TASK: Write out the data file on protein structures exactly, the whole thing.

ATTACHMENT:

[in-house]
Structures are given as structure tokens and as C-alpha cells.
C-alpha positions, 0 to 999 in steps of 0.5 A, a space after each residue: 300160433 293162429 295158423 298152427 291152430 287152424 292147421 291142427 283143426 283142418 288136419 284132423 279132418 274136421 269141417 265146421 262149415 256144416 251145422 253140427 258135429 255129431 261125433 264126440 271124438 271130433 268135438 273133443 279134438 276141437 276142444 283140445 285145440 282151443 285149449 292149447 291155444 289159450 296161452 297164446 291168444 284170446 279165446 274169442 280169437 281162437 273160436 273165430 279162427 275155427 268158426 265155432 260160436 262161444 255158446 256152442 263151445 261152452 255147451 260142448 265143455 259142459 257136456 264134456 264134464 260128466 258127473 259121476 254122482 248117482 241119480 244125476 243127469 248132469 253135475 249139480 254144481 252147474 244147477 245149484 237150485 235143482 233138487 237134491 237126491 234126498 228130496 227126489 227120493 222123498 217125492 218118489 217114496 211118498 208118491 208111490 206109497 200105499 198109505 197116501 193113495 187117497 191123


[in-house]
Structures are given as structure tokens and as C-alpha cells.
C-alpha positions, 0 to 999 in steps of 0.5 A, a space after each residue: 300160433 293162429 295158423 298152427 291152430 287152424 292147421 291142427 283143426 283142418 288136419 284132423 279132418 274136421 269141417 265146421 262149415 256144416 251145422 253140427 258135429 255129431 261125433 264126440 271124438 271130433 268135438 273133443 279134438 276141437 276142444 283140445 285145440 282151443 285149449 292149447 291155444 289159450 296161452 297164446 291168444 284170446 279165446 274169442 280169437 281162437 273160436 273165430 279162427 275155427 268158426 265155432 260160436 262161444 255158446 256152442 263151445 261152452 255147451 260142448 265143455 259142459 257136456 264134456 264134464 260128466 258127473 259121476 254122482 248117482 241119480 244125476 243127469 248132469 253135475 249139480 254144481 252147474 244147477 245149484 237150485 235143482 233138487 237134491 237126491 234126498 228130496 227126489 227120493 222123498 217125492 218118489 217114496 211118498 208118491 208111490 206109497 200105499 198109505 197116501 193113495 187117497 191123